Back when I was a junior software developer, I always dreaded whenever a manager would ask me, “How long will it take for you to finish coding that project?” I couldn’t predict the future, but I felt tempted to give an unrealistically optimistic estimate to make people happy, or a super-pessimistic timeline to protect myself from being blamed for slippage. Eventually, the manager would coax a time estimate out of me, after which I’d sit down and begin feverishly coding. In the end, not only did the actual duration differ wildly from my estimates, but I often had to rework the project because I either misunderstood the original requirements, or forgot to make changes to a related software component.
Over time, I’ve learned to manage this situation better. One thing that’s helped a lot is learning how to craft useful engineering design documents. Not only have they helped our team achieve timely software deployments, but they’ve also helped promote team collaboration. Below are a few guidelines I’ve found helpful along the way.
Engineering design docs are intended for team collaboration.
They’re not supposed to be perfect or represent the final word – they’re invitations to think about something together. Oftentimes the design docs we write include proposals and open questions, but the entire document is open to the team for comment, feedback, or questions. I love seeing design docs that are marked up with lots of comments from multiple team members. It helps to have a team culture where team members aren’t afraid to be vulnerable about suggesting risky ideas, and where everyone is encouraged to be open-minded and welcoming to critical feedback.
The first part of an engineering design doc should include a clear problem statement.
The problem statement should answer two questions:
- Why are we doing this? What are the objectives and motivations for the project?
- When do we know we’re done? What are the requirements, scope, and success metrics for the project?
It’s funny how much the simple exercise of writing out a problem statement has helped me. On one occasion, I had been mulling over implementation details for a project, but as I wrote down the problem statement, I realized that the desired objectives could be achieved using something that another team had already built. We ended up saving a lot of time because there was no need to write additional code in the first place.
Another time, I wrote a very complicated problem statement. When I reviewed it, I realized that I was trying to achieve two goals that would be better served as two smaller projects. This helped our team achieve a breakthrough since the scope of those two projects was much more manageable and easier to complete.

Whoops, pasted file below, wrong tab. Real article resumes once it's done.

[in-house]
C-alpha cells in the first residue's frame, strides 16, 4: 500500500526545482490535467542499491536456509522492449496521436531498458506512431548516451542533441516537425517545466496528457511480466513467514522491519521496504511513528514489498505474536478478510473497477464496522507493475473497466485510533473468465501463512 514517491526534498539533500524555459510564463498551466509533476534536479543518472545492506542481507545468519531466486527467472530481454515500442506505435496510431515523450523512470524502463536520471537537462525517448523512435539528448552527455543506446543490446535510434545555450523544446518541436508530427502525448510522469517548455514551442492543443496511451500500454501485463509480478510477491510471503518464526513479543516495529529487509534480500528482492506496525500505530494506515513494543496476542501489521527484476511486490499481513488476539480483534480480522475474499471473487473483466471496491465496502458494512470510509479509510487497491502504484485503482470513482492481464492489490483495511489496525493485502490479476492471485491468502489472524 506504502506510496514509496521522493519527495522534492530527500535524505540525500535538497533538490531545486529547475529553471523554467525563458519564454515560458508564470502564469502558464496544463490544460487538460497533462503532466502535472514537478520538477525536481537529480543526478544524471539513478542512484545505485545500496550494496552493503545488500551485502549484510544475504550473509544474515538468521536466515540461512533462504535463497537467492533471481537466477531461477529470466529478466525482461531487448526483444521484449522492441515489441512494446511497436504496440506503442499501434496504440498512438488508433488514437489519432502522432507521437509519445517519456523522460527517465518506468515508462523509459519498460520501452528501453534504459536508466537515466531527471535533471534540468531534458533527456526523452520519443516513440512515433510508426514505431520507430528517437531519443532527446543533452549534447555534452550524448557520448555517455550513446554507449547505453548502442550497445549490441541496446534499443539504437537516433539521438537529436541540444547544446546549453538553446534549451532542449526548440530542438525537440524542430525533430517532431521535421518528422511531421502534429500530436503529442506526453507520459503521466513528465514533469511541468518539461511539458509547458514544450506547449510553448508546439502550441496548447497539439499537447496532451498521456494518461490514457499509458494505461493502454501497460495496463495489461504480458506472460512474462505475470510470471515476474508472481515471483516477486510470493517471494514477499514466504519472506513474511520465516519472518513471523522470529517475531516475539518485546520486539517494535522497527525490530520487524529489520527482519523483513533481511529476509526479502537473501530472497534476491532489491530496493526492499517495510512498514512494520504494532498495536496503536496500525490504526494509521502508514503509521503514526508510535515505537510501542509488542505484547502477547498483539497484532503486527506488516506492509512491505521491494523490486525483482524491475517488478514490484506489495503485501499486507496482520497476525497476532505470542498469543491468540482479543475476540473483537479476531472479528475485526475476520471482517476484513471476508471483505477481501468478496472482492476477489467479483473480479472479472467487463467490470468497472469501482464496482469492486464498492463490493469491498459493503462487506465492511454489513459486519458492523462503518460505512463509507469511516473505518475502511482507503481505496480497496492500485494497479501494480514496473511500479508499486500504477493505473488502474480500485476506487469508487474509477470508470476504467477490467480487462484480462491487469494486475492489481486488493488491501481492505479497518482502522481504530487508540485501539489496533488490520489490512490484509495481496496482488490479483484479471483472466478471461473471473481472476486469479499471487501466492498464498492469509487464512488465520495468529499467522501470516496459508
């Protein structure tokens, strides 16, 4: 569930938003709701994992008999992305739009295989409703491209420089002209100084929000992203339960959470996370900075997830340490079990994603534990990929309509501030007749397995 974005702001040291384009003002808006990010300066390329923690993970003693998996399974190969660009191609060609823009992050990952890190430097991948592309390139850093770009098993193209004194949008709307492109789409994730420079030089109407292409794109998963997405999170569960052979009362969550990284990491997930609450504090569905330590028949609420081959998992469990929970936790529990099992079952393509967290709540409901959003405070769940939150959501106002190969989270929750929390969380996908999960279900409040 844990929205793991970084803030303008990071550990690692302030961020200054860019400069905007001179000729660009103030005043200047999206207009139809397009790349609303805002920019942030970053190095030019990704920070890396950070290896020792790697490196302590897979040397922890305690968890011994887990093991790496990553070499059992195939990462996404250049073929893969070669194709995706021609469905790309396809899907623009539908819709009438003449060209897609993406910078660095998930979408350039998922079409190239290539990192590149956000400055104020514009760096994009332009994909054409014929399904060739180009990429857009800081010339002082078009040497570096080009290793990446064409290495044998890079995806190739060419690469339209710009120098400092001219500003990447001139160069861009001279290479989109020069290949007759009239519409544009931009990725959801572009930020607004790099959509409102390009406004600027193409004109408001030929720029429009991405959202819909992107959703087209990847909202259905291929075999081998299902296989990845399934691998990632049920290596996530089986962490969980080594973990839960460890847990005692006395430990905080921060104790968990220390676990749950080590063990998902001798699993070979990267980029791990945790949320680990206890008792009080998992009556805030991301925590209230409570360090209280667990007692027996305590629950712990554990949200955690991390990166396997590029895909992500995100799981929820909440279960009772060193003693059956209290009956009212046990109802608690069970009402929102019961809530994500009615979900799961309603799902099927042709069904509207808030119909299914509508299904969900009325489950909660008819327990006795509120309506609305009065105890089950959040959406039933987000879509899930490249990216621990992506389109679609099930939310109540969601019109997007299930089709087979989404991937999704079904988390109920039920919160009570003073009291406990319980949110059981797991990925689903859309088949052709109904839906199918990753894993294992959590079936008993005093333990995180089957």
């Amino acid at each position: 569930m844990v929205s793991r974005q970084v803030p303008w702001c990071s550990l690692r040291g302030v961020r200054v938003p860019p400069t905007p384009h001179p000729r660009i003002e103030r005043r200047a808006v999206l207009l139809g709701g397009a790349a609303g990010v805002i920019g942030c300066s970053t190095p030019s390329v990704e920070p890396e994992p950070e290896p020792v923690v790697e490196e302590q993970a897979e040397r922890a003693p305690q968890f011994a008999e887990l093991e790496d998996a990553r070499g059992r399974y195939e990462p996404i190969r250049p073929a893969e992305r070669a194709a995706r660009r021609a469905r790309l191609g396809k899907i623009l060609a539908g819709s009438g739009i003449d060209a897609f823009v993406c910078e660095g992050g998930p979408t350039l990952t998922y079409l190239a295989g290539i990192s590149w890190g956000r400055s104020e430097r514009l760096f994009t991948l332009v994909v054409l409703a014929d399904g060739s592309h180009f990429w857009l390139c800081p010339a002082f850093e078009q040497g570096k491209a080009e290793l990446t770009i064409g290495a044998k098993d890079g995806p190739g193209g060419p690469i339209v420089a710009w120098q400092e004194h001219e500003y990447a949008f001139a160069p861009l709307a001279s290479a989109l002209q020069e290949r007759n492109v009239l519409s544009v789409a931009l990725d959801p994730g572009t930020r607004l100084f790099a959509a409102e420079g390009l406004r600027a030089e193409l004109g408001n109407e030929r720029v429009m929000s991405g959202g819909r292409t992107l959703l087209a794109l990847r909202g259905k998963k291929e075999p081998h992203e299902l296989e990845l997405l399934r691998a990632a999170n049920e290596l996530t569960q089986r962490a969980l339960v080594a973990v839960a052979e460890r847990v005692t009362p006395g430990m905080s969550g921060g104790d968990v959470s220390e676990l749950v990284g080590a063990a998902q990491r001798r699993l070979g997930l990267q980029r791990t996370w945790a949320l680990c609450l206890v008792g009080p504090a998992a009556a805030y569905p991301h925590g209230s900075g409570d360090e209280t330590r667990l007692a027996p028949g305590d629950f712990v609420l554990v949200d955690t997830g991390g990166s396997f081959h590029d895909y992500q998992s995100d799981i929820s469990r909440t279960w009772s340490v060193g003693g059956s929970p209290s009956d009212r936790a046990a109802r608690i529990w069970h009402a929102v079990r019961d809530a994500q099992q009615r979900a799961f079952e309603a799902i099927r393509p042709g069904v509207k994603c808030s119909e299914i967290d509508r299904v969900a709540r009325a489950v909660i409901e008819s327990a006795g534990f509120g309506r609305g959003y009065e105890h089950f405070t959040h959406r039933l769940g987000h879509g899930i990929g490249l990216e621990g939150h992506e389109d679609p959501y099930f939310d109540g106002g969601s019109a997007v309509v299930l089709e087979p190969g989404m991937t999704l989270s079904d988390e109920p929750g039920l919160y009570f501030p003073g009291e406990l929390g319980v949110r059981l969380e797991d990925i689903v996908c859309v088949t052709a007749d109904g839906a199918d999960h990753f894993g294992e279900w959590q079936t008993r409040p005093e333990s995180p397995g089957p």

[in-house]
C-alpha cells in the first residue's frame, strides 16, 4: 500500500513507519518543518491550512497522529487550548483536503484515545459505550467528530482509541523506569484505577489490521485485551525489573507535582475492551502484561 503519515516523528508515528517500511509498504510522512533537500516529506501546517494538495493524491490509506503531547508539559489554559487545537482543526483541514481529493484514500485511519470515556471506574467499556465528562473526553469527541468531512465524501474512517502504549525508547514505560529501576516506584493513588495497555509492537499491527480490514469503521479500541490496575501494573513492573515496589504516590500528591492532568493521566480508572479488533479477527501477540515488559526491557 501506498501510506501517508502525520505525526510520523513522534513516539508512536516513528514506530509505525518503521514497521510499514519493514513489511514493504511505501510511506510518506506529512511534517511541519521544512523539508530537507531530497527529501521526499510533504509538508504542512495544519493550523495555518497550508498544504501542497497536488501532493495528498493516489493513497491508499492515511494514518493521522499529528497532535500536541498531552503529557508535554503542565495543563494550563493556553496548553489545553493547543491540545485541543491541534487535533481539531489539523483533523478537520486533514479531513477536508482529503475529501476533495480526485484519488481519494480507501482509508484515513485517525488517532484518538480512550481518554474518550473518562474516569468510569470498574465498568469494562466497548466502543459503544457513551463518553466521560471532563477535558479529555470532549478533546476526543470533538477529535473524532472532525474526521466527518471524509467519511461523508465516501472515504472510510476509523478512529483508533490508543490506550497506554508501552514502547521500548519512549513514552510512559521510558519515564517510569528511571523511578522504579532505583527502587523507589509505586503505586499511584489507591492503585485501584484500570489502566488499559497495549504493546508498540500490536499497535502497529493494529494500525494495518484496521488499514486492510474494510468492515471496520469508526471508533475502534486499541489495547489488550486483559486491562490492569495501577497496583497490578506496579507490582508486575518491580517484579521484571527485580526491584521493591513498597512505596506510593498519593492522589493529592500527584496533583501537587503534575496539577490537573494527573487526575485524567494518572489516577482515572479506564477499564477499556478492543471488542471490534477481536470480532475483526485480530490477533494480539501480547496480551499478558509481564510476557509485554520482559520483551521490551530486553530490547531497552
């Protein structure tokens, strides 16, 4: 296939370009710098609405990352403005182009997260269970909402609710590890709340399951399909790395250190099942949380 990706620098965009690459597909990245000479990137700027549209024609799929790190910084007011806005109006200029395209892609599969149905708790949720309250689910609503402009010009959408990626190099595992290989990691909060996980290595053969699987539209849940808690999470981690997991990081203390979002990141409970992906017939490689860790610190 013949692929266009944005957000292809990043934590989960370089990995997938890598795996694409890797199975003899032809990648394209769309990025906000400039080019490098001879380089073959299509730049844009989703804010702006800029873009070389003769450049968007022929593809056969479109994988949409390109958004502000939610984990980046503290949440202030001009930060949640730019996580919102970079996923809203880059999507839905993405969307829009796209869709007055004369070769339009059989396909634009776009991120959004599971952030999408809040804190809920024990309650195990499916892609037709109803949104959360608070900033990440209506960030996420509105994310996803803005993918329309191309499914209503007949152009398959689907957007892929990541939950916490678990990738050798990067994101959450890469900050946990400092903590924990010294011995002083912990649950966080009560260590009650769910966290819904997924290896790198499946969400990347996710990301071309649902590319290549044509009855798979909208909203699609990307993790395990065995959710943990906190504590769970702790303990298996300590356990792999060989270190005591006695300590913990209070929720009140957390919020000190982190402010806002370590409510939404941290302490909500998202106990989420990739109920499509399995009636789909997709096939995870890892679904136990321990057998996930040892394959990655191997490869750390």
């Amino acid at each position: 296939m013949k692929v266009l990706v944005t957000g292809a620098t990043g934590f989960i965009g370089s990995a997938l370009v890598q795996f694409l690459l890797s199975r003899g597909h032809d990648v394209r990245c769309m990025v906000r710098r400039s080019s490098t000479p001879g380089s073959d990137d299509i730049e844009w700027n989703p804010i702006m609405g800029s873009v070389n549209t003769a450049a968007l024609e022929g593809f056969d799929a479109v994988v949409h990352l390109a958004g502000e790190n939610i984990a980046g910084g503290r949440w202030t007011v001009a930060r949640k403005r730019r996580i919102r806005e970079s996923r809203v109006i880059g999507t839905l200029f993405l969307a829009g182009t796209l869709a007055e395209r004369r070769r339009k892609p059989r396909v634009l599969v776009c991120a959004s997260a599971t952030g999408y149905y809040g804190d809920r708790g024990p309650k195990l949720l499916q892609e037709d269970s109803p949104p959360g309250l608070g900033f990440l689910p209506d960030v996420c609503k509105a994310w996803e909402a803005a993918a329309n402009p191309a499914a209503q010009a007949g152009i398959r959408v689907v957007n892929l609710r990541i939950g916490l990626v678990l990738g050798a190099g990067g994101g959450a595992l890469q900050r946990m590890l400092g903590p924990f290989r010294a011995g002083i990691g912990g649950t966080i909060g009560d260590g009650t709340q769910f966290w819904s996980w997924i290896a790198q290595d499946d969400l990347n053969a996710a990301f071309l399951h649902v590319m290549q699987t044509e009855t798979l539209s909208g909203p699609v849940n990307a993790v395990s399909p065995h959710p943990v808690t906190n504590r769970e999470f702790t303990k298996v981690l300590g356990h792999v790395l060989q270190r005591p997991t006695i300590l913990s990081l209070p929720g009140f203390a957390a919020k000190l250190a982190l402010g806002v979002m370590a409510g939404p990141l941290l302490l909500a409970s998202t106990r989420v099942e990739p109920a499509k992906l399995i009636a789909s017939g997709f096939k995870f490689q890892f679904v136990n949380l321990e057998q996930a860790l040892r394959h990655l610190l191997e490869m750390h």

The rest of the engineering design doc should outline the tasks to complete the scope of the project.
I often find it helpful to group the tasks into three phases:
- the MVP (minimum viable product) phase, consisting of the bare minimum necessary to get the project into a functional state that can be demoed and tested;
- the short-term phase, consisting of tasks that allow the product to achieve an acceptable level of robustness, stability, performance, and autonomy; and
- the long-term phase, consisting of tasks that ensure the long-term sustainability and scalability of the project.
For each task, I provide details and diagrams, with more attention to tasks in the earlier phases.
The design doc should include work estimate ranges to each task.
It is much easier to estimate the work effort of individual tasks as opposed to an entire project as a whole. I provide worst and best case estimates. Generally, I spend more time on MVP estimates, and use a larger range of work estimates for tasks in later phases. This gives my team more certainty around what’s required to achieve the MVP phase, while also giving us flexibility to make adjustments down the road for later phases of the project.
Over the years, I’ve written countless design docs using these rough guidelines, and it’s now much easier to field that inevitable question from a manager or team lead about how long a coding project will take. Even if the answer isn’t always simple, I can provide the information my team needs to prioritize and plan, and it also helps my teammates understand and weigh in on how we build things.
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